Foreseeability consists of three components: the nature of the premises, crime demographics, and location. You can judge them in that order of importance. In other words the nature of the premises is most important, crime demographics are second most important, and location has the least importance, since if the first and second components are controlled, location has little consequence.
You have control over the nature of the premises to a large extent. The type of premises you are looking at as a rental property owner will always be the same, in that it will always be rental property. How that rental property is presented to the public is the factor that quantifies its nature relative to other rental properties.
You can present it as foreseeing crime and hazard problems, or you can present it as ignoring crime and hazards. You can logically foresee crime problems if your properties have poor lighting, and thus are inviting criminals to come in and do their “jobs.”
Corey Gordon and William Brill wrote in their research paper “The Expanding Role of Crime Prevention Through Environmental Design in Premises Liability”:
“A common premises liability case in an apartment complex involves the rape of a woman by an intruder. Although the complaint may allege deficiencies in the guard service or management policy, environmental factors are usually at the center of these cases.
“Typical allegations in these cases involve charges that the lighting was poor, the perimeter of the property was unsecured, access was uncontrolled, and the locking systems were inadequate. Sometimes a specific deficiency will dominate the case. A sliding glass door, for example, that the intruder was able to lift off the track, pry open, or bend easily so it could be opened; an apartment door that did not have a deadbolt lock on it; or a laundry room, located in an isolated part of the building that a victim was either trapped in or dragged into, are common deficiencies that are central to many cases.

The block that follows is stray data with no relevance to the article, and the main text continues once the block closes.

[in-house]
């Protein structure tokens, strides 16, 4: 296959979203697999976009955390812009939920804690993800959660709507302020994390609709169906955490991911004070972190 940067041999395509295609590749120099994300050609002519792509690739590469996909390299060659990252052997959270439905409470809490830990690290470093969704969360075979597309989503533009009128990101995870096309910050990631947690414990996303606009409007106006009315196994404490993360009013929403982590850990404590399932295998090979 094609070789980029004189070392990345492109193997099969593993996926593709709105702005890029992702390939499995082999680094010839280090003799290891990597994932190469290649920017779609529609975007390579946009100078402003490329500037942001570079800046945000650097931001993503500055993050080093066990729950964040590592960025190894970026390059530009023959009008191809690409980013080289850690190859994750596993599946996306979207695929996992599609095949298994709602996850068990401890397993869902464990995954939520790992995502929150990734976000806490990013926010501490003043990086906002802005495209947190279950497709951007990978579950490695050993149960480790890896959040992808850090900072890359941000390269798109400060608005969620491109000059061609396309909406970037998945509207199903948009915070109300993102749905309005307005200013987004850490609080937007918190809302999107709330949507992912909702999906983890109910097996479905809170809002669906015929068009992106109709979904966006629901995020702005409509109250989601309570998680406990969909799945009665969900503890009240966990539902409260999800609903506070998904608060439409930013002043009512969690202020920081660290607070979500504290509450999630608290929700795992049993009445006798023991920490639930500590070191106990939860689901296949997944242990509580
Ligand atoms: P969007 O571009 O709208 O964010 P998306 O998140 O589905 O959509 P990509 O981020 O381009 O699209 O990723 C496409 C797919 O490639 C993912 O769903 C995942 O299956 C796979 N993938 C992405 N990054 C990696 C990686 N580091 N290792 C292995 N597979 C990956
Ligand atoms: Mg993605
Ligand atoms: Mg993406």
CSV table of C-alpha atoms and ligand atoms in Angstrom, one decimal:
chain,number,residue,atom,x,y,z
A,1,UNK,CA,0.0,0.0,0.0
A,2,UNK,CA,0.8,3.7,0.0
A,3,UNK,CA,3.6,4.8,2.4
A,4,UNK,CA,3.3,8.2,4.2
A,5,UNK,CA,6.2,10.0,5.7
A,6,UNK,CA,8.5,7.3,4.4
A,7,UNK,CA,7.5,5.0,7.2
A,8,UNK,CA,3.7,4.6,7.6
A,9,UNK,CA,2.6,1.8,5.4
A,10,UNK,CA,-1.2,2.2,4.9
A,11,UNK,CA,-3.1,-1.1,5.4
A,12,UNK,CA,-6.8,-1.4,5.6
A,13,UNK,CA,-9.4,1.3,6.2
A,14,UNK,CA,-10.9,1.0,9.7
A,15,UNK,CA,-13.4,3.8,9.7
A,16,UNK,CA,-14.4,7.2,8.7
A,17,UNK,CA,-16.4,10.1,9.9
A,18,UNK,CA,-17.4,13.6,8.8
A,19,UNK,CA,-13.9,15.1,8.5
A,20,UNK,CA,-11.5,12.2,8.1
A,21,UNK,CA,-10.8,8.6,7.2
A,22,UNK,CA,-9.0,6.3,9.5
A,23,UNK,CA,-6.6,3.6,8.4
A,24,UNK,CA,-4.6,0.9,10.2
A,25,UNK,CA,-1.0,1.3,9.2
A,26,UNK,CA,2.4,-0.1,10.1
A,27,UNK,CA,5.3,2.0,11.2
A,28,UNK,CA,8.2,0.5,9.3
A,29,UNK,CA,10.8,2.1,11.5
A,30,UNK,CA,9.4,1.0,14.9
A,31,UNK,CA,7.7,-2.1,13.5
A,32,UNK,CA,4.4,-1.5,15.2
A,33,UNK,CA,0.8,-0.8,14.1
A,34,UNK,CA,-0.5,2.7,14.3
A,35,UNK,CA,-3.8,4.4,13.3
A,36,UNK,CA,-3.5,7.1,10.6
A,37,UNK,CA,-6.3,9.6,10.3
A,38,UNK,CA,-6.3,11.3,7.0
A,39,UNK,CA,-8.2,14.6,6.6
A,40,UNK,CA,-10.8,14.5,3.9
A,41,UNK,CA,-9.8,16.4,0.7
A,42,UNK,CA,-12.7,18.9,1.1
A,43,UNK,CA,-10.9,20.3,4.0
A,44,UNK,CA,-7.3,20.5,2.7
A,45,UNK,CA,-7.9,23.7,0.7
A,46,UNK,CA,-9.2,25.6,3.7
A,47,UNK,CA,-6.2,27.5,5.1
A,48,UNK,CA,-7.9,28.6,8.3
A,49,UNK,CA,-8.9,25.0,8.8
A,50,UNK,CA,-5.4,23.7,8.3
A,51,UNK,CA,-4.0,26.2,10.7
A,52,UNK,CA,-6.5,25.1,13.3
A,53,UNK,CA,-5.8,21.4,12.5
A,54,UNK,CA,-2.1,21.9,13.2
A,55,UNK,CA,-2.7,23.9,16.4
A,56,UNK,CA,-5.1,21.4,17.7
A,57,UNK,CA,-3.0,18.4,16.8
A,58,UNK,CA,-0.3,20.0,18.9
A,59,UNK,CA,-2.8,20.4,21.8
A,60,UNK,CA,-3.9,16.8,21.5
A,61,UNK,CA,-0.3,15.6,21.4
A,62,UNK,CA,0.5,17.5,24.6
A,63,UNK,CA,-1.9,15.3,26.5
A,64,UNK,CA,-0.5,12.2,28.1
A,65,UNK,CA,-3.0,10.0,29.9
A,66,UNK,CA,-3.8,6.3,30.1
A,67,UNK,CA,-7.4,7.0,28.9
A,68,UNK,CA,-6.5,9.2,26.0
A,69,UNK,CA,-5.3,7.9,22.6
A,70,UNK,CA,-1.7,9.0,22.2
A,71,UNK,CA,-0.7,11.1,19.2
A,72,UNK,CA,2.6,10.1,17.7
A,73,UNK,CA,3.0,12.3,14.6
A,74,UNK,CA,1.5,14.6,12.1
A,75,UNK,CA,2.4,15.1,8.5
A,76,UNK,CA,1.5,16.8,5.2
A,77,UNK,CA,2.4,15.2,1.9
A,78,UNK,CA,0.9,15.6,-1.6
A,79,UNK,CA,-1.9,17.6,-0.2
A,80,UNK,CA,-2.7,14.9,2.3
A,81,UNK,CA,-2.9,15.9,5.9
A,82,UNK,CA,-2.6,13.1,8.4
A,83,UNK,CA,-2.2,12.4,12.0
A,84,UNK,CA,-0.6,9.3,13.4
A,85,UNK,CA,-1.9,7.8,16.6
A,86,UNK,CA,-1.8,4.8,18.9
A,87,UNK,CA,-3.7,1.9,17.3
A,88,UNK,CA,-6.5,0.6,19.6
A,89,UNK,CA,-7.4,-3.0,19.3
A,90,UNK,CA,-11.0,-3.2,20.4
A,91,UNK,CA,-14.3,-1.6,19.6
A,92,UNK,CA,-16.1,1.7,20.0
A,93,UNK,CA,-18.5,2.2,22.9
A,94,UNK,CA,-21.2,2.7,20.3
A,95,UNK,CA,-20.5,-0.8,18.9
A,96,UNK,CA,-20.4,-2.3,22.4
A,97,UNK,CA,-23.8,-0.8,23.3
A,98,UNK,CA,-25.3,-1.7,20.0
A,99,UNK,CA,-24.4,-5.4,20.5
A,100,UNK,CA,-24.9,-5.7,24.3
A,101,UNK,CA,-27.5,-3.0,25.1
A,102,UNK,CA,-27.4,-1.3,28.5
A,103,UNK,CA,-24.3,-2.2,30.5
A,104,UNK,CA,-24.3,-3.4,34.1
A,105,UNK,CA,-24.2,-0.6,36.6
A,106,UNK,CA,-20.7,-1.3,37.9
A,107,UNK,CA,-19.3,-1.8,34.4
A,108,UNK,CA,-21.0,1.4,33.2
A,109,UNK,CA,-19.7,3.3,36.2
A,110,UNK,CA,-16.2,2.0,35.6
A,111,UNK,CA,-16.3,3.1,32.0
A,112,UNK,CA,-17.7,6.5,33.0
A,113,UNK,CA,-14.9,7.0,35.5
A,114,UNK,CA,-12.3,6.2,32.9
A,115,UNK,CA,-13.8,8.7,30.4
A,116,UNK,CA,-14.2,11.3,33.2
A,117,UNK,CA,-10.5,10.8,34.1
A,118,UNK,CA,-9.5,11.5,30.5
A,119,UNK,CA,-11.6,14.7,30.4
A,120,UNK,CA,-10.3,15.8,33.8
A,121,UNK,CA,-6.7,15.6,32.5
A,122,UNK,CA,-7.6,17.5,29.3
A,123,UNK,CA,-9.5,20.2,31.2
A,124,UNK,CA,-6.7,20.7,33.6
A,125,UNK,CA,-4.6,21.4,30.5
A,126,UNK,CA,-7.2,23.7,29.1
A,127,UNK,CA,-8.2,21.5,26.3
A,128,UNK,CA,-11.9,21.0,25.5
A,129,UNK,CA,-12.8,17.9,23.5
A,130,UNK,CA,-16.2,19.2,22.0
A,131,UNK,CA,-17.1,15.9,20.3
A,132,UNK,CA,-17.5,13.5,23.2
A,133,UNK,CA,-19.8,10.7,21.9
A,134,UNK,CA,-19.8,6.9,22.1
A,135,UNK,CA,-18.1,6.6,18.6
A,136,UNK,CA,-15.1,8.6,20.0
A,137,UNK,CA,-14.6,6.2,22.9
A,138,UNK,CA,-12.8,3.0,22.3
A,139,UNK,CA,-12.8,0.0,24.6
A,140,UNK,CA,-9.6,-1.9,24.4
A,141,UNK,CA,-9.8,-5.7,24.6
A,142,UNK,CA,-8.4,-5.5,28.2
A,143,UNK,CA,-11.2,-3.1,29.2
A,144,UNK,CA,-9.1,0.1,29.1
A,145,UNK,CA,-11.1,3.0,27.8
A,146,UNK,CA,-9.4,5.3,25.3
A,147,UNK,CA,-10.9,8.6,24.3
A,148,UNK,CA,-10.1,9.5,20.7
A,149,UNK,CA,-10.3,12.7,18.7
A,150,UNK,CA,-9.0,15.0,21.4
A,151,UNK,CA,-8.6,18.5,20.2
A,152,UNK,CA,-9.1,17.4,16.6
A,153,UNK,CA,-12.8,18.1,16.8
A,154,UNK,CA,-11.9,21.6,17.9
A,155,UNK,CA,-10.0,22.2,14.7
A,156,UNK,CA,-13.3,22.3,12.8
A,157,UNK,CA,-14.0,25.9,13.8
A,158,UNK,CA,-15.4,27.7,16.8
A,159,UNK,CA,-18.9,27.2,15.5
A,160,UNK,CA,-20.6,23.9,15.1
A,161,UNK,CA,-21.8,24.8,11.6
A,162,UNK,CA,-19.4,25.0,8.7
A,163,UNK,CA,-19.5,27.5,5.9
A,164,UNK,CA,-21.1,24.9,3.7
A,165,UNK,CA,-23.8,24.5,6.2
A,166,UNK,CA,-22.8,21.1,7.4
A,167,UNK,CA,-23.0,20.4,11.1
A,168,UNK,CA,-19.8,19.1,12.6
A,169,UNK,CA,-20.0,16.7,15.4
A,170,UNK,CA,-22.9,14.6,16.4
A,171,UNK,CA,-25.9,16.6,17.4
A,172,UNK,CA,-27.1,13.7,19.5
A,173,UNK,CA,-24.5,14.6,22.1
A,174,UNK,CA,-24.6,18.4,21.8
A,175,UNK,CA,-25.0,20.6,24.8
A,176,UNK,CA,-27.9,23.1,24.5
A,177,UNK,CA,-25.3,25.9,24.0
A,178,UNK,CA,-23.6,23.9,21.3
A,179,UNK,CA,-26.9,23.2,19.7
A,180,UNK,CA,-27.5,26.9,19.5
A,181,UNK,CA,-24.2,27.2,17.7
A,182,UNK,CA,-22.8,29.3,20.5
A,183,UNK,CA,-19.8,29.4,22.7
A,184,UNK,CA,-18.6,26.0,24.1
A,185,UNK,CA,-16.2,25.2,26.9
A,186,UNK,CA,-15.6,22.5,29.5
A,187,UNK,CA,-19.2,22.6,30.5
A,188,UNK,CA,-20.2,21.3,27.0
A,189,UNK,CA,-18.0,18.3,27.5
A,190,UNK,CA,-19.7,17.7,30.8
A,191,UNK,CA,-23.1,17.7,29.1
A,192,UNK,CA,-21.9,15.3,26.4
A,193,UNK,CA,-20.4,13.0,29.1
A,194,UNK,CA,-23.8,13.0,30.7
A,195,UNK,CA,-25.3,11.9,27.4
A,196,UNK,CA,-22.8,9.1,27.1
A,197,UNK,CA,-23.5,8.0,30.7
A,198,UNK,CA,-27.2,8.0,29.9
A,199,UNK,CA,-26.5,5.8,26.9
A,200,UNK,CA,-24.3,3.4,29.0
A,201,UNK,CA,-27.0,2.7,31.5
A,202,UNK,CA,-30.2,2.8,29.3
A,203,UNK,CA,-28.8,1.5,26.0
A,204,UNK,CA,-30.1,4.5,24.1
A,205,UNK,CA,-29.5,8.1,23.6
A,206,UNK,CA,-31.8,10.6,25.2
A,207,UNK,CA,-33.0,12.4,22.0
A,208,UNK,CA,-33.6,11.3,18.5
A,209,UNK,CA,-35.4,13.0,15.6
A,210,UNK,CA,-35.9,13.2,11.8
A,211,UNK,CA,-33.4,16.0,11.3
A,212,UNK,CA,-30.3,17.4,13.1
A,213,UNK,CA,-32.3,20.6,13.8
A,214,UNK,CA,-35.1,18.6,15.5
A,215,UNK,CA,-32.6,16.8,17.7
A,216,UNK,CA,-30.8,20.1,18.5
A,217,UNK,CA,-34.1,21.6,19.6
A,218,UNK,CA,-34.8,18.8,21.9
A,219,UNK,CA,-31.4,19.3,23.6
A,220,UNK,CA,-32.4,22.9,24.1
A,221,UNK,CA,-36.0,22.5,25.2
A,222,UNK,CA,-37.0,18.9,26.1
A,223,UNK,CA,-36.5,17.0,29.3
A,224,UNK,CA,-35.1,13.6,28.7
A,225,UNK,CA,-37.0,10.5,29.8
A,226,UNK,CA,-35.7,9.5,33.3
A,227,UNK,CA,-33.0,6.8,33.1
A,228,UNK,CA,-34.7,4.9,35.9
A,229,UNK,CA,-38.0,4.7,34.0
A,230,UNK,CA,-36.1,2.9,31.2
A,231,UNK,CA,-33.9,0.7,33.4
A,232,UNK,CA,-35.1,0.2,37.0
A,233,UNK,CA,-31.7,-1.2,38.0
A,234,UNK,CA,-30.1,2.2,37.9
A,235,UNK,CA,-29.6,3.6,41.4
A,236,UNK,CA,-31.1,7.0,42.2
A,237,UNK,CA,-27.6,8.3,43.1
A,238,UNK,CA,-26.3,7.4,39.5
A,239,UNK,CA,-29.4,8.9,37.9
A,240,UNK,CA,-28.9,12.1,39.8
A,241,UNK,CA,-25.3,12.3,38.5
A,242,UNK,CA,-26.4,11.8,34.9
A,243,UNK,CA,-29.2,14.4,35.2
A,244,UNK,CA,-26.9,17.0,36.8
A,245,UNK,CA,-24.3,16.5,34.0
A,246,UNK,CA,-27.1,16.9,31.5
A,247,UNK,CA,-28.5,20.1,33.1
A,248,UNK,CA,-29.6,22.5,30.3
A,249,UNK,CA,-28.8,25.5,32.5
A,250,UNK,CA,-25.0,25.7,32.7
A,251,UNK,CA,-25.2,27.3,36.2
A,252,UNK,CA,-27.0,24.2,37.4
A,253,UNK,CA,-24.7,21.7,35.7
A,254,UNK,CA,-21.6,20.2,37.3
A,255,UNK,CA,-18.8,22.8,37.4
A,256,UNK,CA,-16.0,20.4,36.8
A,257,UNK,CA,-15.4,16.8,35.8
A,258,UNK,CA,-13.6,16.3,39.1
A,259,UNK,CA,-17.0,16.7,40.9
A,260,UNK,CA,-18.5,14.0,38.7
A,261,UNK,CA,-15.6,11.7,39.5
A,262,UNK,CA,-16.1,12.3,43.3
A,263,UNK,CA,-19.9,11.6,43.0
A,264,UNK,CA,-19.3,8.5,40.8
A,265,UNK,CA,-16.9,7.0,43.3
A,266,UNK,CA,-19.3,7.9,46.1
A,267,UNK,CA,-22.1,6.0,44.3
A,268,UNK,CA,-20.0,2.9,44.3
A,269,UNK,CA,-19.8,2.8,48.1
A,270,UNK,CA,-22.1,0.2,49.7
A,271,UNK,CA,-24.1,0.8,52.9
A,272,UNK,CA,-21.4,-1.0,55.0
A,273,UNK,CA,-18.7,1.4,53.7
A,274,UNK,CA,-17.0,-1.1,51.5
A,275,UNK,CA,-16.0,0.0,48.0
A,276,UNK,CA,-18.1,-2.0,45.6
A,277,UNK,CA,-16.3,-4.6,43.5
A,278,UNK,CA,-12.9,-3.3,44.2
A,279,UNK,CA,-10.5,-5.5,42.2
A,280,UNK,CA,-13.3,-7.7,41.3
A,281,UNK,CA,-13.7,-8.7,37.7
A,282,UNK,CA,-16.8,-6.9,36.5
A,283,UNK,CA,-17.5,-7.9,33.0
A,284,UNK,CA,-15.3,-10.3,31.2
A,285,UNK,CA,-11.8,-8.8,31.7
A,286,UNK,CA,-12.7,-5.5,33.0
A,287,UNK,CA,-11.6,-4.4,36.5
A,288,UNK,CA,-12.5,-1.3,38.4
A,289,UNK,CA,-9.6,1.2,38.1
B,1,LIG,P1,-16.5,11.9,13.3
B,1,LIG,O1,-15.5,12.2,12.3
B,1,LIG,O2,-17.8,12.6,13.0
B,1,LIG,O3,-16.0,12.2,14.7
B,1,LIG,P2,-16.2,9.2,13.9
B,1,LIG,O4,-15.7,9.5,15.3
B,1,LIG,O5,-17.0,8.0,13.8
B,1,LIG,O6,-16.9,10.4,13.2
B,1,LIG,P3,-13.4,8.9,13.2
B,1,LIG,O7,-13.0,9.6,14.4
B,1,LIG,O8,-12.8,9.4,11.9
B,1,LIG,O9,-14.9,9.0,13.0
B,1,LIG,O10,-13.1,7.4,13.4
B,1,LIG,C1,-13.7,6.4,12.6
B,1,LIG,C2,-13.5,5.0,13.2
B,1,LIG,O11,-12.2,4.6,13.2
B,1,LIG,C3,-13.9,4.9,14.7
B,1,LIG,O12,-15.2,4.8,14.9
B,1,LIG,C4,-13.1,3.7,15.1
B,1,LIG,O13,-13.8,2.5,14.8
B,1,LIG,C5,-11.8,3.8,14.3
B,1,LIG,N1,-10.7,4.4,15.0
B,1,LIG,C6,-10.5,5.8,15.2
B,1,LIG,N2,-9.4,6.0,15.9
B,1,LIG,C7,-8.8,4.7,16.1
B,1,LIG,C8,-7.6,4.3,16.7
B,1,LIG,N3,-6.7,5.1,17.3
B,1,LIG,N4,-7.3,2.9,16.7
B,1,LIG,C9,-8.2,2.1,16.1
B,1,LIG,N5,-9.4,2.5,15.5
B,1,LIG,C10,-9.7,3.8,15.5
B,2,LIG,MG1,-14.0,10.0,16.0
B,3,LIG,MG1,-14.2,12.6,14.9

“These cases also involve testimony concerning the evaluation of the environment by the perpetrator, a necessary element to any case because of the need for the jury to rule on the legal issue of proximate cause, i.e., to what extent the security deficiencies contributed to the criminal’s decision to attack. In order for a jury to find for a crime victim, it must conclude that the property owner failed to provide reasonable adequate security and that this failure contributed to the victim’s injury.
“The plaintiff will present basic CPTED concepts to make his or her case, arguing that the setting played a major role in the crime. Through sketches, designs, and photographs, the jury will be invited to see the property as the criminal viewed it. For example, did the property look well maintained? Did it look defended, or was access easy? Could the perpetrator enter unchallenged? Was space defined on the property? Did it present psychological barriers that had to be crossed or was the space ill-defined, anonymous? How difficult was it to approach private space such as windows, patios, and back doors unobserved?
“In this kind of presentation, jurors are briefed on some of the principles of environmental design. They are told that design influences behavior; they are provided examples of how design shapes everyday behavior–from the design of their homes to the design of churches, shopping centers, even courtrooms. Finally, jurors are asked the ultimate question: To what extent did the environment contribute to the crime, and what could the landlord or building owner have done from a design standpoint that would have been both reasonable and effective in deterring or preventing the crime?”
Three Key CPTED Principles
These are three basic and overlapping principles in the Crime Prevention Through Environmental Design (CPTED) concept.
We need to create environments where there is plenty of opportunity for people engaged in their normal behavior to observe the space around them. Design the placement of physical features, activities and people to maximize visibility and natural surveillance.
Natural Access Control:
Most criminal intruders will try to find a way into an area where they will not be easily observed. Limit access and increase natural surveillance to keep them out altogether or mark them as an intruder. Selectively place entrances and exits, fencing, lighting and landscape to control the flow of or limit access.
Natural Territorial Reinforcement: An environment designed to clearly delineate private space does two things. First, it creates a sense of ownership. Owners have vested interest and are more likely to challenge intruders or report them to the police. Second, the sense of owned space creates an environment where “strangers” or “intruders” stand out and are more easily identified.
Use buildings, fences, pavement, signs, lighting and landscape to express ownership and define public, semi-public and private space.